(I’m using the Mac version of Scrivener, v 2.3.1)
Today I want to look a little closer at Comments, which is not to be confused for Notes or Project Notes.
For my excursion into Comments, I’ve modified my good ol’ Scrivener Walkthrough Project, adding some actual text from a short story I wrote. I’ve already setup a few Chapter folders and pulled the text in to play with. Let’s get started.
Here you see my Scrivener Walkthrough Project. Note that I have the Inspector Pane (right hand side) turned on and that it’s showing the Synopsis Card, General Information and Notes boxes:
I also want you to know that I have the Manuscript selected in the Binder, and I’m in Scrivenings Mode for my View, which lets me see all of the subdocuments/folders/scenes of the Manuscript in a single stream in the Editor. Along the bottom of the Inspector Pane, you have the following buttons (in order from left to right): Notes, References, Keywords, Custom Meta-Data, Snapshots and Comments & Footnotes. Clicking that last button changes the Inspector over to where I want to be:
Along the top of the Comments & Footnotes pane are three buttons:
As you may expect, the first button is to add a new Comment, the second is to add a new Footnote, and the third is to delete a Selected Comment or Footnote. I’m just gonna concentrate on Comments today and will be leaving Footnotes for another.
To add a Comment, you have to select some text first. You can just highlight the text you want to comment about in the editor:
And then click the ( + ) to add a new Comment:
Note that the Comment is stamped with your name, the date and the time. This is important to remember cause I think you can do something cool with this – more on that later*. Your Comment can be whatever – in this case, I just commented that I like the name ‘Malachi’. I can add more Comments by highlighting the text in the Editor, and clicking the ( + ) button:
Now, if you, like me, prefer a little color in your Comments, you can actually right-click any of the comments and color code them so they stand out from each other:
Also, as you might have inferred from the little down arrow in the corner, you can collapse or expand a Comment by clicking the little arrow. You can also delete a Comment by clicking the little x in the right hand corner of the Comment. If you drill down in your Binder – say you select the Chapter 1 folder only, then you will only see the Comments for that Chapter:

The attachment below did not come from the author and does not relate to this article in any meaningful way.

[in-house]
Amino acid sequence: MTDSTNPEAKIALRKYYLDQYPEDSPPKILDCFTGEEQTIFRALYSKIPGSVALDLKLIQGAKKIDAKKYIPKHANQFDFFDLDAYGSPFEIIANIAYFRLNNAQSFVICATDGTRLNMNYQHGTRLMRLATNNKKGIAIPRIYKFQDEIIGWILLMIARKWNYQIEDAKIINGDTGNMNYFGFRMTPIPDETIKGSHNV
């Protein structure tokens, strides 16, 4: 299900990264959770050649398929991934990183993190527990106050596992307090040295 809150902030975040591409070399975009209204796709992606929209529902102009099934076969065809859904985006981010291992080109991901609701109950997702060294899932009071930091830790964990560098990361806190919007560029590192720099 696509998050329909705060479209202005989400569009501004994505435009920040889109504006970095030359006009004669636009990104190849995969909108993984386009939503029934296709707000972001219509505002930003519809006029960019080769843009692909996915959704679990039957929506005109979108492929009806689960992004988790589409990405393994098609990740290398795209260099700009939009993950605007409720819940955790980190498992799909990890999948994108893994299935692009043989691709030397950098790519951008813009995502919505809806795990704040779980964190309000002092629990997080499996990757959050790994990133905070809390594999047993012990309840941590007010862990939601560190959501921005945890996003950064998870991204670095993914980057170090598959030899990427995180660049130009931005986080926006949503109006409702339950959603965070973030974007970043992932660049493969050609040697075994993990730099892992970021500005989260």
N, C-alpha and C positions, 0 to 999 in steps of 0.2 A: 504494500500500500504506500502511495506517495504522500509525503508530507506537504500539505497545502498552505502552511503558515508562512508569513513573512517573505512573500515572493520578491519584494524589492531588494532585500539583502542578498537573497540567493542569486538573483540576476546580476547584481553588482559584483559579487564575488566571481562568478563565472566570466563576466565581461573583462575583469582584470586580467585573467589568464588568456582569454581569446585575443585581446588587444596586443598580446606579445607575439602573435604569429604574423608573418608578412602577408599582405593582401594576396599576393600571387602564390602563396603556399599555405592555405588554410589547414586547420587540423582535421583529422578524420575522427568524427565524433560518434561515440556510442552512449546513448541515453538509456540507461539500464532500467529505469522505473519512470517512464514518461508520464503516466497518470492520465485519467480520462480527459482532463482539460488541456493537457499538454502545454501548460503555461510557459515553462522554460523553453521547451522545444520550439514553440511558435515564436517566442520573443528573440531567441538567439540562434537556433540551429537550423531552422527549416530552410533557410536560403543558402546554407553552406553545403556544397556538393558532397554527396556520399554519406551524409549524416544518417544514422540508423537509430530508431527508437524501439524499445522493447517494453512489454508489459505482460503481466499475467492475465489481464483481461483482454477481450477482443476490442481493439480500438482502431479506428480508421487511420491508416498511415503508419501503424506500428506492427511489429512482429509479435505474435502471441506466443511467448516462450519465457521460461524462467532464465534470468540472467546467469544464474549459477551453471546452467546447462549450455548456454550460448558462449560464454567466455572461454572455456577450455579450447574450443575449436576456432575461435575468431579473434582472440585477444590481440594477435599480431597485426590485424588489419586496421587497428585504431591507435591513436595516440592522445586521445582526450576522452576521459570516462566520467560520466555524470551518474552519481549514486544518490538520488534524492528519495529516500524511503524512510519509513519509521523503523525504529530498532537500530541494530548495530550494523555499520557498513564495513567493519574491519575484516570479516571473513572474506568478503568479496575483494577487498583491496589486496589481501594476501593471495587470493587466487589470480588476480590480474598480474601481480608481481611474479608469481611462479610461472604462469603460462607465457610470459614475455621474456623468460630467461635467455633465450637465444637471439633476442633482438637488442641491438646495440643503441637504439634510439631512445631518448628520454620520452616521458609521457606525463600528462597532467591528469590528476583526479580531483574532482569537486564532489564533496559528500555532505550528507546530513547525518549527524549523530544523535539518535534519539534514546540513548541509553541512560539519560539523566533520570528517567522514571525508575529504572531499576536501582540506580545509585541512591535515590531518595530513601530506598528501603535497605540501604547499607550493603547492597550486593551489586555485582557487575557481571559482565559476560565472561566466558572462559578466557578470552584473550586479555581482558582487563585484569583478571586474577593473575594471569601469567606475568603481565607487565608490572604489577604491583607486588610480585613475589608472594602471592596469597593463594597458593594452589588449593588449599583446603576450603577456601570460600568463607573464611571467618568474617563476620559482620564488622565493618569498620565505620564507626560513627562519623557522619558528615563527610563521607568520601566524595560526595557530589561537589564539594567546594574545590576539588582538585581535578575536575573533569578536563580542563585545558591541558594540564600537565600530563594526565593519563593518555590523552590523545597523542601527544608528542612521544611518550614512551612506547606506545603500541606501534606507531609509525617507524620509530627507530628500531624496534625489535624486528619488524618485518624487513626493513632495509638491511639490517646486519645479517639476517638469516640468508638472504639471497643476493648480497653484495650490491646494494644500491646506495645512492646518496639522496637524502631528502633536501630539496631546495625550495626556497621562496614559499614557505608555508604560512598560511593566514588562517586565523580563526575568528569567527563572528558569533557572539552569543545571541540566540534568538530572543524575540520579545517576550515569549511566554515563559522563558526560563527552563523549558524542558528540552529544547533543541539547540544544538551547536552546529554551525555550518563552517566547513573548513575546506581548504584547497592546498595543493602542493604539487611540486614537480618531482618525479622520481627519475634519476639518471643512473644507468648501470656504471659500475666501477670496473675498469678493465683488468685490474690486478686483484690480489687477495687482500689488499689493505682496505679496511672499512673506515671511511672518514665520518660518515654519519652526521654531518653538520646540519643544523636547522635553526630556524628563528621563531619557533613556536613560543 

Now – an interesting feature of Comments – they act almost as a bookmark. If you click a Comment, the Editor will scroll to that spot in the Manuscript. In my example above, I added a comment to Chapter 1, another to Chapter 2 and a third to Chapter 3. Clicking any of those Comments (with the Manuscript selected in the Binder) takes me right to the text (and highlights it):
Note that the highlight color matches the Comment color.
If you want, you can also right-click a Comment to turn it into a Footnote:
“Can you export Comments?”
Yes. You can control how they are exported when doing your Compile:
Uncheck those boxes and choose from the menu items:
And different Compile output formats, have different choices:
So – you can have Comments that are just for you, or Comments that you want to export as part of your final document.
BUT WAIT – THERE’S MORE!
Remember when I marked something above with a *? My thinking is this – since Comments are user based, you should be able to send your Scrivener Project to another user who can open it in Scrivener on their computer (obviously, they’d have to have purchased a copy), and you can either:
A) Collaborate back and forth or
B) Mark up the document similar to how Word does this.
Having said that – it doesn’t work exactly the way Markup in Word does. Comments aren’t auto-created by someone making changes to the Manuscript (deleting a comma, for example). But I still see it as a worthwhile feature.
All you have to do is find an editor/agent/collaborator who is also using Scrivener…
More Scrivener Tips coming!
Don’t have Scrivener? You can try it free here (no, I don’t get paid for pointing you at them!).
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